Pets caught in Lebanon's economic crisis - in pictures
Can you afford to keep your pet? Animal activists say this is a dilemma a growing number of Lebanese owners are facing
Can you afford to keep your pet? Animal activists say this is a dilemma a growing number of Lebanese owners are facing as their purchasing power nosedives.
Tens of thousands of Lebanese have lost their jobs or seen their income reduced to a pittance due to Lebanon's worst economic crisis in decades.
As many families struggle to stay afloat, activists say increasingly more pet owners are asking for help to feed or re-home their animals, selling them, or in the worst cases abandoning them.
At the Woof N' Wags dog shelter in southern Lebanon, volunteer Ghada Al Khateeb watched a female dog lying on her side, breathing weakly under a grubby white coat, after she was rescued from the local trash dump. She said pet abandonments were on the rise.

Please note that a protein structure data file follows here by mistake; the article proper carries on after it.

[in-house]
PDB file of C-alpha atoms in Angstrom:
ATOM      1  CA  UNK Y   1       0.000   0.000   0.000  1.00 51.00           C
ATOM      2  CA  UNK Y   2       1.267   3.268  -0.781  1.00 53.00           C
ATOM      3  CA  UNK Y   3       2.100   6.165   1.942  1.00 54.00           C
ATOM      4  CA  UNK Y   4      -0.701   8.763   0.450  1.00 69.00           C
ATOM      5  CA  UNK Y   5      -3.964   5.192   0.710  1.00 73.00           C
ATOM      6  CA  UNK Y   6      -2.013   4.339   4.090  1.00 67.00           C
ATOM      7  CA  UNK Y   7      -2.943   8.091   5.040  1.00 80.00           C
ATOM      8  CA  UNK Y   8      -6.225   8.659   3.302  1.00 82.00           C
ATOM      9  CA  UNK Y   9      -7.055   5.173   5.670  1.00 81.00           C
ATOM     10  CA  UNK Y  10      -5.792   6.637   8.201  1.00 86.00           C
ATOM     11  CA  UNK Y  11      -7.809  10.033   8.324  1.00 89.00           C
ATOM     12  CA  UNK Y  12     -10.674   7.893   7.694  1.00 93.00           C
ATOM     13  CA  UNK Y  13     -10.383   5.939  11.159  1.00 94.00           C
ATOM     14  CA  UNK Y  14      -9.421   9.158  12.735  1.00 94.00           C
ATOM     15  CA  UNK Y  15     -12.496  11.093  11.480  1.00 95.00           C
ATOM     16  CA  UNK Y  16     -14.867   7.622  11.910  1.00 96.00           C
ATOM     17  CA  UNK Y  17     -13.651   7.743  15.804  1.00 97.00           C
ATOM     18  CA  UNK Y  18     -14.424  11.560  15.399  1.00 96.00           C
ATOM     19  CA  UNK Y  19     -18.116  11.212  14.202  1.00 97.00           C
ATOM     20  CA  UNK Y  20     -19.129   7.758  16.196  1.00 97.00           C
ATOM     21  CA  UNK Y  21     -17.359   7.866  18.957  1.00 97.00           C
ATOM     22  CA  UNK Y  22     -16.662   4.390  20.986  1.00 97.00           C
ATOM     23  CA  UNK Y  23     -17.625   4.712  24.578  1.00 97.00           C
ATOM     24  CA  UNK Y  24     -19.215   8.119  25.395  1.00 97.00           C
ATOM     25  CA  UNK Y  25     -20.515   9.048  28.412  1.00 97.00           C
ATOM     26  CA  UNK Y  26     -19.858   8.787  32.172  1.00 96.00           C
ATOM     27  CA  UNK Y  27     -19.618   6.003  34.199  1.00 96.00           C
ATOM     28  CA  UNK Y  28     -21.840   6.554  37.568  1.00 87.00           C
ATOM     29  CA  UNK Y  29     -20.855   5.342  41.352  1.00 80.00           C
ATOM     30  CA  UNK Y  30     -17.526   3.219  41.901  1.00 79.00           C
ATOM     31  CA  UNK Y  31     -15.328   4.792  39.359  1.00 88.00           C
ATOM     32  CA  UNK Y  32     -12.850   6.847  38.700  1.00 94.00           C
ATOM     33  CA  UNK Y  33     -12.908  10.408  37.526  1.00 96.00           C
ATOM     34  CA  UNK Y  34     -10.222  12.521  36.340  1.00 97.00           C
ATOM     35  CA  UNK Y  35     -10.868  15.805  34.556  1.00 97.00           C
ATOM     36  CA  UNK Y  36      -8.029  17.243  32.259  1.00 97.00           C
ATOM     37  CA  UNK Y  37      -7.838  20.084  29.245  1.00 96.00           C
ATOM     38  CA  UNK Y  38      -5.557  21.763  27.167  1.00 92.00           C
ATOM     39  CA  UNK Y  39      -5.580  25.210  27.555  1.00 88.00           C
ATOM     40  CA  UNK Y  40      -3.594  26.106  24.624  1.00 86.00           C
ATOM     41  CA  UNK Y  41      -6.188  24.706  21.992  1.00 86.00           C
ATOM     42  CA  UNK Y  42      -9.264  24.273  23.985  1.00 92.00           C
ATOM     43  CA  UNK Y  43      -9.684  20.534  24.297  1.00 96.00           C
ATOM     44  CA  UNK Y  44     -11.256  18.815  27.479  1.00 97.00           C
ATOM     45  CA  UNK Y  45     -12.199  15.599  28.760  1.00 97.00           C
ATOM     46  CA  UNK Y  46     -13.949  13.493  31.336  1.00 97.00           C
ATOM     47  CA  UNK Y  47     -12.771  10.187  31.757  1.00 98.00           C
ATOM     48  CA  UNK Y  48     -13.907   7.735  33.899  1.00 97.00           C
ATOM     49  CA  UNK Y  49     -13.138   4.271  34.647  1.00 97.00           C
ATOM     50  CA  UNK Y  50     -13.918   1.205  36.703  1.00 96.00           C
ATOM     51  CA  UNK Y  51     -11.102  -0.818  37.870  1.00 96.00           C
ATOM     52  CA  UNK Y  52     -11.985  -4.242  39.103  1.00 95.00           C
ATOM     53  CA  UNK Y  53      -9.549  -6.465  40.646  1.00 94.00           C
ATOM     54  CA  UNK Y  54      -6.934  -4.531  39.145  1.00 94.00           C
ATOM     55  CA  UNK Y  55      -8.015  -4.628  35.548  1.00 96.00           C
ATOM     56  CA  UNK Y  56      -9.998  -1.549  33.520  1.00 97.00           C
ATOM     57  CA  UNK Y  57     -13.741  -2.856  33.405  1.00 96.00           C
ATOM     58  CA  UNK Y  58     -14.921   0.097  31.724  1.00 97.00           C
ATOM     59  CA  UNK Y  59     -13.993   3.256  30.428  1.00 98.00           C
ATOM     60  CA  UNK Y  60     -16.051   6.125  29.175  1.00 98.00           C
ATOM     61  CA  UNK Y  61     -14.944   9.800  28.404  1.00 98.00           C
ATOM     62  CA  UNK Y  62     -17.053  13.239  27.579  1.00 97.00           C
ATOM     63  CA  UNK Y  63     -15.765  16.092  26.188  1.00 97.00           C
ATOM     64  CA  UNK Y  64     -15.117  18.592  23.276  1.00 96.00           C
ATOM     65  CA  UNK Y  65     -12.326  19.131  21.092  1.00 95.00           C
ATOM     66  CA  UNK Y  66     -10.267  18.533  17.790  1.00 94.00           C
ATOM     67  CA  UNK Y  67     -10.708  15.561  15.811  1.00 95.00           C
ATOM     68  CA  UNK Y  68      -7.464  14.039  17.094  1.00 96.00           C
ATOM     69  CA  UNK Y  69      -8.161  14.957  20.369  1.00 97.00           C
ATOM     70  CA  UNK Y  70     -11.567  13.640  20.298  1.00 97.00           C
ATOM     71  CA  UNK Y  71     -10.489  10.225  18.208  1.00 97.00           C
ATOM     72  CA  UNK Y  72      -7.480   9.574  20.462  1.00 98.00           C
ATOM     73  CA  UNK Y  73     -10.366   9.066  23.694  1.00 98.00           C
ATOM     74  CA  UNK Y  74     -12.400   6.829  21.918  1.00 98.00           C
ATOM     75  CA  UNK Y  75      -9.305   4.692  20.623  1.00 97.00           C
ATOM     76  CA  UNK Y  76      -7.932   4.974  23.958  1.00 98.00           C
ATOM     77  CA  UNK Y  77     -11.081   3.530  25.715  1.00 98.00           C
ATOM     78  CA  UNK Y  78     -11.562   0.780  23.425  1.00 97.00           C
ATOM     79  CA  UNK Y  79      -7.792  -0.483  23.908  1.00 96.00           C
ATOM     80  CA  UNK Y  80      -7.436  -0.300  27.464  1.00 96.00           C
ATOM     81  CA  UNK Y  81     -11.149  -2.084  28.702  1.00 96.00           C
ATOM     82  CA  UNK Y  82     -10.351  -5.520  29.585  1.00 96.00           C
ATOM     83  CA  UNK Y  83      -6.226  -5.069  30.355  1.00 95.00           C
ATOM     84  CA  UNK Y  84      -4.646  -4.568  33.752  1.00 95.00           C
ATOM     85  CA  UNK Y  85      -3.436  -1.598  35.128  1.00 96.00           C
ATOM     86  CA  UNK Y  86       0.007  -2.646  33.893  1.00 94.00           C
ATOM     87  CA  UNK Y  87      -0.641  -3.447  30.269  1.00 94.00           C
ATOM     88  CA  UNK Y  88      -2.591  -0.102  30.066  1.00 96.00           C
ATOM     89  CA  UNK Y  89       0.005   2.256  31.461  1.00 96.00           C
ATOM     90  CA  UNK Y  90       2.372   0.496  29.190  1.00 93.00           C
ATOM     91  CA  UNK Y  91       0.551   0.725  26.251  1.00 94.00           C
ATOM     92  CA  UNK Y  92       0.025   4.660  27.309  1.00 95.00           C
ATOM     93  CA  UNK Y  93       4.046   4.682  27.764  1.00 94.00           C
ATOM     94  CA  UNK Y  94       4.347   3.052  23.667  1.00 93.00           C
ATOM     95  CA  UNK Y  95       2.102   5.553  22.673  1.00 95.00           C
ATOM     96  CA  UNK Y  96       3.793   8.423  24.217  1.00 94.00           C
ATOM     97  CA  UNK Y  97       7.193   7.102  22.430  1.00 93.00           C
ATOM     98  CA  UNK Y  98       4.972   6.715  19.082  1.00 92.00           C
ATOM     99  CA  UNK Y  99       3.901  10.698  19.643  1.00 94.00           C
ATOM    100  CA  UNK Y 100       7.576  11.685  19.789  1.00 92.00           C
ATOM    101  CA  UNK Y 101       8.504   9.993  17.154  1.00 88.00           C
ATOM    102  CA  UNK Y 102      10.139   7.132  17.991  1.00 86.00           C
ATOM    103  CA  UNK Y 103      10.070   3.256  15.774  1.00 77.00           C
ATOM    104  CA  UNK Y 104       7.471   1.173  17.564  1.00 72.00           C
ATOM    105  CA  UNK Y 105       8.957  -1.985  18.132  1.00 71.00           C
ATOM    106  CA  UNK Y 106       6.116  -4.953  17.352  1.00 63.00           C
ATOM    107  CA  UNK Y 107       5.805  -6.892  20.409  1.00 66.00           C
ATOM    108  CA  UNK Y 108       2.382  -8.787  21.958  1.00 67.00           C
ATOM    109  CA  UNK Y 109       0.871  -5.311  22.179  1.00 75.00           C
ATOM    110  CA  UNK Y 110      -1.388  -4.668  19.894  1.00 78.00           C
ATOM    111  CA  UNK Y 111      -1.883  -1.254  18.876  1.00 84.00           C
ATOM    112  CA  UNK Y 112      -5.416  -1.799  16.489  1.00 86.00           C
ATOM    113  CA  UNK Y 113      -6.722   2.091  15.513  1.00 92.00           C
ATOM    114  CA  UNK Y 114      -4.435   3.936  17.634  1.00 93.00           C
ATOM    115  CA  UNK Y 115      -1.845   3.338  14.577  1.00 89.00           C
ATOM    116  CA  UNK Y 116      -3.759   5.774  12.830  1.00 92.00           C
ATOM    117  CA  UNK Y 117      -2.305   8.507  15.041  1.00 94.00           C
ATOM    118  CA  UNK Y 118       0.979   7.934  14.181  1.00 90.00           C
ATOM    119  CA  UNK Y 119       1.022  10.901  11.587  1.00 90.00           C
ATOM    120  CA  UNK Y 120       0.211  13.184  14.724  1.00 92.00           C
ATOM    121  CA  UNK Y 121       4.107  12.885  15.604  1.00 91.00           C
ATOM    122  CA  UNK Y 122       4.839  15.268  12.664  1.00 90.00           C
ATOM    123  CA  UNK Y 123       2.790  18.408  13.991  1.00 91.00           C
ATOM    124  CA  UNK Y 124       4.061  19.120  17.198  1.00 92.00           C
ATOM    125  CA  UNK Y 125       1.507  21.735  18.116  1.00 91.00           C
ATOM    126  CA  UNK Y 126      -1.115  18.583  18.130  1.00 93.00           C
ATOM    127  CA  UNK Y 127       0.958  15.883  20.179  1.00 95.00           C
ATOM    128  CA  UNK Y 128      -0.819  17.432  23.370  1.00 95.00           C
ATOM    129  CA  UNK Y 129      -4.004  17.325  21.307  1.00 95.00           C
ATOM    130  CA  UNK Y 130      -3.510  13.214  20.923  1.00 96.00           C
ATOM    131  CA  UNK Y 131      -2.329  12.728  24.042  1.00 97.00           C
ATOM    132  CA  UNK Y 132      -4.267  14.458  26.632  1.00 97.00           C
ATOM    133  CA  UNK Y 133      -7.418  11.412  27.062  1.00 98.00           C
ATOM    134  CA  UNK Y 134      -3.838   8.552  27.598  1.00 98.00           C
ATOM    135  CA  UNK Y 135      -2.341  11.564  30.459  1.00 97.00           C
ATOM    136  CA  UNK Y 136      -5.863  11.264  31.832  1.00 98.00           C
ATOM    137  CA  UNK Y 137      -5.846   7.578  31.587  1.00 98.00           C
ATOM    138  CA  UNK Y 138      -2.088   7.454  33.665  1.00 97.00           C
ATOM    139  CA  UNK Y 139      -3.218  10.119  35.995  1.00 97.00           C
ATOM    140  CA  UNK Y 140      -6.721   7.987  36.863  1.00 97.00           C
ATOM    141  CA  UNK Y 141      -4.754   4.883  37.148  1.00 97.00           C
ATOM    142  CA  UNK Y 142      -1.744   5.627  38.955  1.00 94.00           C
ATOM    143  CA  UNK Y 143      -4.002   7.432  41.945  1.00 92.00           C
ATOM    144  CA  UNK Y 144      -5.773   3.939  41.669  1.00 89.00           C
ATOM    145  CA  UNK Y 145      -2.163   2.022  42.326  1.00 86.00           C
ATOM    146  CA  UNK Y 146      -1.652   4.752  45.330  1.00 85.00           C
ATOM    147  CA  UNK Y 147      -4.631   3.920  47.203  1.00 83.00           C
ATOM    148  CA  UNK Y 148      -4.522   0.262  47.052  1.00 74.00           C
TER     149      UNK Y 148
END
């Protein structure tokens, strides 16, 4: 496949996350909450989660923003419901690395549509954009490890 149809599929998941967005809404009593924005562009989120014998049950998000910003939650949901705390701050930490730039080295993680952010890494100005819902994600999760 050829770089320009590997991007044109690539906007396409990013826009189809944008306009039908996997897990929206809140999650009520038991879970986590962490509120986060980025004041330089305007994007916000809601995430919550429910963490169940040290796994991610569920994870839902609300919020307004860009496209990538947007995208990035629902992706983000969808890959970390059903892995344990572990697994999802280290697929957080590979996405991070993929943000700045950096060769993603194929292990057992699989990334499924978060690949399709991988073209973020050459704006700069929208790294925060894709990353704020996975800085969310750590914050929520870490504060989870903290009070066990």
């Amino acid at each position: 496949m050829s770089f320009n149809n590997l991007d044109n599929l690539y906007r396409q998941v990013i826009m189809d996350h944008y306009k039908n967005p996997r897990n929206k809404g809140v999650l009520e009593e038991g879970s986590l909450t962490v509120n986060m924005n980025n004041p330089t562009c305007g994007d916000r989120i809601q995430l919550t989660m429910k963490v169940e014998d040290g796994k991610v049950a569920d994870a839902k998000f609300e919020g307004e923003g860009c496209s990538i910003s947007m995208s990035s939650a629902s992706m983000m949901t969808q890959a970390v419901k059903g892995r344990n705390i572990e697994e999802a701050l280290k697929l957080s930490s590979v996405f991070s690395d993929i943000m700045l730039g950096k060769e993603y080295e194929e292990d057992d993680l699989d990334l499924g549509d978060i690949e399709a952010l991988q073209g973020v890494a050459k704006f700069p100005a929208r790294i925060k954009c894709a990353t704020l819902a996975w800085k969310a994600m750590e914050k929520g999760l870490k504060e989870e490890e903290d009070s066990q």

"Nobody can afford to feed their dogs anymore," said the 32-year-old hairdresser and divorced mother of twins. "When they come to hand them over, they tell us: 'our children are our priority'."
The shelter's founder, 28-year-old Joe Okdjian, said he was in desperate need of more donations.
"Sometimes they go a day or two without food," he said of the 90 dogs already in his care.
Ibrahim Al Dika had raised his Belgian shepherd Lexi since she was a tiny pup, but then Lebanon's economic crisis made him jobless and he had to sell her to repay a bank loan.
"It got to the point where I was no longer able to feed her, the bank was pressuring me, and I hit a wall," said the 26-year-old, devastated beside her empty kennel outside his Beirut home.
"I didn't sell a car or a telephone. I sold a soul. I sold a part of me."
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Published: May 18, 2021 04:49 PM